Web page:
You say Safe Harbor, we say Safe Harbour, let’s call the whole thing off?

US and EU flag joined cables - banned Schrems v Data Protection Commissioner: C-362/14 [2015] All ER (D) 34 (Oct)
The Court of Justice of the European Union recently delivered a landmark judgment, essentially invalidating the existing Safe Harbor framework agreement between the EU and the US. Mark Watts, partner at Bristows, along with associate Hannah Crowther, consider the implications of this decision.
What is the significance of the CJEU's ruling?
The Safe Harbor Framework, agreed in 2000, permitted the transfer of personal data from the EU to the US, provided the US recipient of the data was registered with the Safe Harbor scheme. The European Commission had issued a decision that using Safe Harbor provided an ‘adequate level for protection’ for the data, as required by the Data Protection Directive, art 25. After an Austrian student, Max Schrems, challenged Facebook’s transfers under Safe Harbor, on 6 October 2015 the CJEU ruled that the Commission’s decision was invalid. As a consequence, any transfers of personal data to the US which are reliant on Safe Harbor alone (and not on any of the other mechanisms or derogations) are unlawful.
On what basis did the CJEU make its ruling?

The CJEU declared the Commission’s adequacy decision invalid on two grounds:

  • that the Commission did not, in fact, state that the Safe Harbor framework ensured an adequate level protection, by reason of the US’s domestic law or the international commitments it has entered into (as the Commission was required to do under the Data Protection Directive, art 25(6)); and
  • the powers granted to the European Data Protection Authorities (DPAs) under the Safe Harbor decision to suspend data flows to the US were too restrictive—the Commission is not empowered to limit DPAs’ powers in this manner, and thus the Commission had exceeded the discretion given to it under the Data Protection Directive, art 25(6).
To what extent, if any, did the CJEU depart from the Advocate General's (AG) Opinion?

In contrast to the AG’s Opinion, the court did not find that the DPAs could themselves decide that a Commission adequacy decision was invalid, and suspend transfers accordingly. The court emphasised that only it had the power to declare an EU act invalid.

However, a DPA which receives a complaint from an individual questioning an adequacy decision must carry out an investigation and, if it considers the complaint has merit, should refer the matter to its national courts to request a preliminary ruling from the CJEU. For a discussion on the AG’s Opinion see LexisPSL IP & IT News Analysis: Safe Harbor not so safe?

What does this mean for the Safe Harbor regime?

Although the Safe Harbor framework agreement between the EU and the US still exists, in the absence of an adequacy decision, registration with Safe Harbor has essentially no purpose or effect.

However, shortly after the Snowden revelations, the Commission and the DPAs agreed that Safe Harbor needed improvement, and the US and the EU have been working on its renegotiation. Rumours are that this ‘Safe Harbor 2.0’ is expected to be put before the EU Parliament for its agreement shortly. It seems highly likely that more information will quickly emerge about Safe Harbor 2.0, and hopefully the CJEU’s ruling will speed up its progress.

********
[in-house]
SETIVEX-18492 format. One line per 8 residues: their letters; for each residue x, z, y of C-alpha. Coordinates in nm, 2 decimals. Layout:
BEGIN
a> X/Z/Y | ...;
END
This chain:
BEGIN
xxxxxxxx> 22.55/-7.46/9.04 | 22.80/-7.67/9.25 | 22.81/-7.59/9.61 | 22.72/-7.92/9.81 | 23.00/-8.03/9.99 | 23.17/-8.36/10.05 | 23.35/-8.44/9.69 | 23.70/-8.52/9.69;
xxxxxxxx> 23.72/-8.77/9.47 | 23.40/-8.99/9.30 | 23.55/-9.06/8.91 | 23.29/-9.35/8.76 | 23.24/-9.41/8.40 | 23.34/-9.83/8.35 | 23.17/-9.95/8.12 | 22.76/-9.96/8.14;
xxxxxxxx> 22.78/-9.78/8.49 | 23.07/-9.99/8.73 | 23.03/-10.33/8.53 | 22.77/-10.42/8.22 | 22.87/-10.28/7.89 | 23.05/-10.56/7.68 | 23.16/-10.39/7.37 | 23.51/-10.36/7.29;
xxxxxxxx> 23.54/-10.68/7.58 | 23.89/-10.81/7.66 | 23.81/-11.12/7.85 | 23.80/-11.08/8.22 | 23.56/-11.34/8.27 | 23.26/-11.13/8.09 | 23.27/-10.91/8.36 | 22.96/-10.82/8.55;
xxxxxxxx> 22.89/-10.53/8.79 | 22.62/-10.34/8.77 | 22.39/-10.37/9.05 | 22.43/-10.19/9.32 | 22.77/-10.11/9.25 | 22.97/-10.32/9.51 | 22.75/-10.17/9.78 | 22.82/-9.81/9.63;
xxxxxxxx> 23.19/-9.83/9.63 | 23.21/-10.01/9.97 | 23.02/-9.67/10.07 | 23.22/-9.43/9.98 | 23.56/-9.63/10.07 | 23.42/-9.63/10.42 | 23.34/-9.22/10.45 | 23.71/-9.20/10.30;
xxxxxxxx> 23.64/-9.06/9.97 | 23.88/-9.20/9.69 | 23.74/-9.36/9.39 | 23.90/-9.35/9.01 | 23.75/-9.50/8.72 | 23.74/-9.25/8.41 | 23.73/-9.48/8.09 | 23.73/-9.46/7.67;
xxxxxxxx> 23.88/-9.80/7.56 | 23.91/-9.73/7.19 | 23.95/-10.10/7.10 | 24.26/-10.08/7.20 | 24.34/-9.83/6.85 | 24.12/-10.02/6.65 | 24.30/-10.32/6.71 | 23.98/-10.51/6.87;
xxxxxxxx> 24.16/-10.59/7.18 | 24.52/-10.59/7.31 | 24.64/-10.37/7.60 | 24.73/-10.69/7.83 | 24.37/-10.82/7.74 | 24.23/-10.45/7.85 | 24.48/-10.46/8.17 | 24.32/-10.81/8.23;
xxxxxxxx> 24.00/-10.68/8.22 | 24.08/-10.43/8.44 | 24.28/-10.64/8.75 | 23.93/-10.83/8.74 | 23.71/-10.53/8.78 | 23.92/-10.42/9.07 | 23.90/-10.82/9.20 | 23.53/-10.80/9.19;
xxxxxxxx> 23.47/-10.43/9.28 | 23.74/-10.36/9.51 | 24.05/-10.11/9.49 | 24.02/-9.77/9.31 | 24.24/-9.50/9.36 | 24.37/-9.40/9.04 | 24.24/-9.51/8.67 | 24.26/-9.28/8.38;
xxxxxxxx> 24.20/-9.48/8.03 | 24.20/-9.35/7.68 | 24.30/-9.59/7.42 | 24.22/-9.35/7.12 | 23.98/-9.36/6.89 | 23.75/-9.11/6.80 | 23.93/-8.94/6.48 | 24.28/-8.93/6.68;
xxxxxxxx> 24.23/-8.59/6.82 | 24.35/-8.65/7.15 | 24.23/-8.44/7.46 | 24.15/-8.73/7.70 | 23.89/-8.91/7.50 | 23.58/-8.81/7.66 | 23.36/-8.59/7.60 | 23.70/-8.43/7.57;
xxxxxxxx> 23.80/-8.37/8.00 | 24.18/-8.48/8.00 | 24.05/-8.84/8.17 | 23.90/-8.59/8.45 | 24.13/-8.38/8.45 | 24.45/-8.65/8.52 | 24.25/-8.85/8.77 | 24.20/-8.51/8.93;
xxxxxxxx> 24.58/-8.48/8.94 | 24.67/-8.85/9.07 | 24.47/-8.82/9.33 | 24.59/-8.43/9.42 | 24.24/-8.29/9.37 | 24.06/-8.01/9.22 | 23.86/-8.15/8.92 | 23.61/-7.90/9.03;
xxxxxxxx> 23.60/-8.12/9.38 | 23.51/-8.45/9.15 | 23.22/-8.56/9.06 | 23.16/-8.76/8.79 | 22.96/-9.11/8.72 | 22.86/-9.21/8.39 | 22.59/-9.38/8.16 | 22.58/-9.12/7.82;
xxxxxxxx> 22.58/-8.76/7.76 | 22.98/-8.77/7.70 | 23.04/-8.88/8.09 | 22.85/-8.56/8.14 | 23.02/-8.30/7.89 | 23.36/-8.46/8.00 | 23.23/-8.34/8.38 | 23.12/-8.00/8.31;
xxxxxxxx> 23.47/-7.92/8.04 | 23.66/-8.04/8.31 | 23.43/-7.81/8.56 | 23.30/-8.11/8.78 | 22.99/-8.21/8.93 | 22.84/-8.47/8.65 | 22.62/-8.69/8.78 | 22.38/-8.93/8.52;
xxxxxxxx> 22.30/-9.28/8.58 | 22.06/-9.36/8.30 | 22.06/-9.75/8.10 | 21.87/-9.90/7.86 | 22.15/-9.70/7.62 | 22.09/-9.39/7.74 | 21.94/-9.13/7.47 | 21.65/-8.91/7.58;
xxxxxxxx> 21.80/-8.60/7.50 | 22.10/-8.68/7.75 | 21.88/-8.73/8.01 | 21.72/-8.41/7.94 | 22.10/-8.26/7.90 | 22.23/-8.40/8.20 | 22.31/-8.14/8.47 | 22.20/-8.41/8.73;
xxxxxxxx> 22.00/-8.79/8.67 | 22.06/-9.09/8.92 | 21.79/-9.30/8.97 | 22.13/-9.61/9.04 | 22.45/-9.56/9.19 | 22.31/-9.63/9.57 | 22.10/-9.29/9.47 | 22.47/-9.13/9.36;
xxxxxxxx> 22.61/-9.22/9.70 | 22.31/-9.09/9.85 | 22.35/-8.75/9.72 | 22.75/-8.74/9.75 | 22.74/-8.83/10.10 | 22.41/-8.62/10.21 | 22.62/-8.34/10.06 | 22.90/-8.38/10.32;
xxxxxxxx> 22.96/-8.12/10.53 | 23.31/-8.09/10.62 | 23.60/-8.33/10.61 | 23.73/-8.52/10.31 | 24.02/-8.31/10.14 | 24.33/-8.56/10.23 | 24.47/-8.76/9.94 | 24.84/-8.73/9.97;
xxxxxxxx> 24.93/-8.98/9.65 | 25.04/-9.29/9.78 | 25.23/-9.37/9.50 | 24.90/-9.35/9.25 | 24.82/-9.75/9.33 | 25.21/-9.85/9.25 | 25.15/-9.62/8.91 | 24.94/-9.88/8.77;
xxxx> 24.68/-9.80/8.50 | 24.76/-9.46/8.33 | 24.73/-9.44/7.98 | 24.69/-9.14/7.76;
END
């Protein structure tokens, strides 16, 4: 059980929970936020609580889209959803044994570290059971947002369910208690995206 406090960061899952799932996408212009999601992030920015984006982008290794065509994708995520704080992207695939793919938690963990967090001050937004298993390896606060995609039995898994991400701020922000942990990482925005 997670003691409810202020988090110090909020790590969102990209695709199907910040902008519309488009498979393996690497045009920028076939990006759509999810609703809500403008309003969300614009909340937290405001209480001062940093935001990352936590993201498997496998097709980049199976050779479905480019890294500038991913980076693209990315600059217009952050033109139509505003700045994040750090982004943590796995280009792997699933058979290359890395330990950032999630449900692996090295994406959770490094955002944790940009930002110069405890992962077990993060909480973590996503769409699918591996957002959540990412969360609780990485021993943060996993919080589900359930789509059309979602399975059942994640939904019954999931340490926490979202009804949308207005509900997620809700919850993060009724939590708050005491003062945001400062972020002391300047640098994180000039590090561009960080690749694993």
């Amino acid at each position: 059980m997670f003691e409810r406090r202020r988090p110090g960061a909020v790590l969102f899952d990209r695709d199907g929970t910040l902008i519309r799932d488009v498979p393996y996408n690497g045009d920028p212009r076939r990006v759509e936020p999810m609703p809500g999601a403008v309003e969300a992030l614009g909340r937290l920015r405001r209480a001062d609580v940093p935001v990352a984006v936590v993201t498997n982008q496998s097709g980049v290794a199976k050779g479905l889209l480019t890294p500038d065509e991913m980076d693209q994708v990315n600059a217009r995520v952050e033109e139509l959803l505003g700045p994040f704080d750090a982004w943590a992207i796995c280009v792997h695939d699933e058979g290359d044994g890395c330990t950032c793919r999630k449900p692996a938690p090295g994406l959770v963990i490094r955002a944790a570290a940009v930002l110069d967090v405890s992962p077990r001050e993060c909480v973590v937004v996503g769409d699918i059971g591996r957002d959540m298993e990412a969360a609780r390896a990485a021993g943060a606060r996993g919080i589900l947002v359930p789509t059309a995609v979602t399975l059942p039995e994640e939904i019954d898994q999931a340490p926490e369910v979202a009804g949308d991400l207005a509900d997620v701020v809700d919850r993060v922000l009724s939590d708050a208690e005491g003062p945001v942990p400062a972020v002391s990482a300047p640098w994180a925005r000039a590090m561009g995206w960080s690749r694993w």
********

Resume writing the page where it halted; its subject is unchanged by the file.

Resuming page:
What are the practical implications now the decision has been handed down?

Provided organisations are proactive in reaching a solution, we think it highly unlikely the DPAs will begin any enforcement action in the immediate future. Once the DPAs and the Article 29 Working Party have released their response to the CJEU decision, we should have a better idea of what organisations are expected to do.

However, companies should consider the alternative transfer mechanisms and which of these would be most suitable for them. This could be the Commission’s standard contractual clauses, bespoke clauses approved by the DPAs, binding corporate rules, or one of the permitted derogations in the Data Protection Directive, art 26 (such as consent or performance of a contract).

Model clauses are clearly the quickest solution, but they should be read with care as they do contain some fairly onerous obligations, particularly in respect of sub-processing. Binding corporate rules can be a good solution for large organisations, but could take one or two years to put in place. Finally, organisations should exercise caution before falling back on consent, as the DPAs have always taken a very narrow view on the scope of consent to data transfers.

Mark Watts specialises in IT legal issues including many high-profile private and public sector outsourcing transactions. Mark advises companies deploying business critical IT platforms and applications, as well as advising on the creation of social networking websites, cloud computing, mobile apps and online trading websites. Mark has particular expertise in data protection and was global privacy counsel at IBM for many years.

Hannah Crowther is an associate in the commercial IP/IT team, specialising in data protection, e-commerce and commercial IT. Hannah’s practice involves advising on a wide variety of data protection issues, ranging from enterprise-wide compliance projects and binding corporate rules, to responding to individual subject access requests or complaints.

Interviewed by Alex Heshmaty. The views expressed by our Legal Analysis interviewees are not necessarily those of the proprietor.

This article is republished with kind permission of WIPIT’s sister site, Lexis®PSL IP & IT. For a free trial click here.

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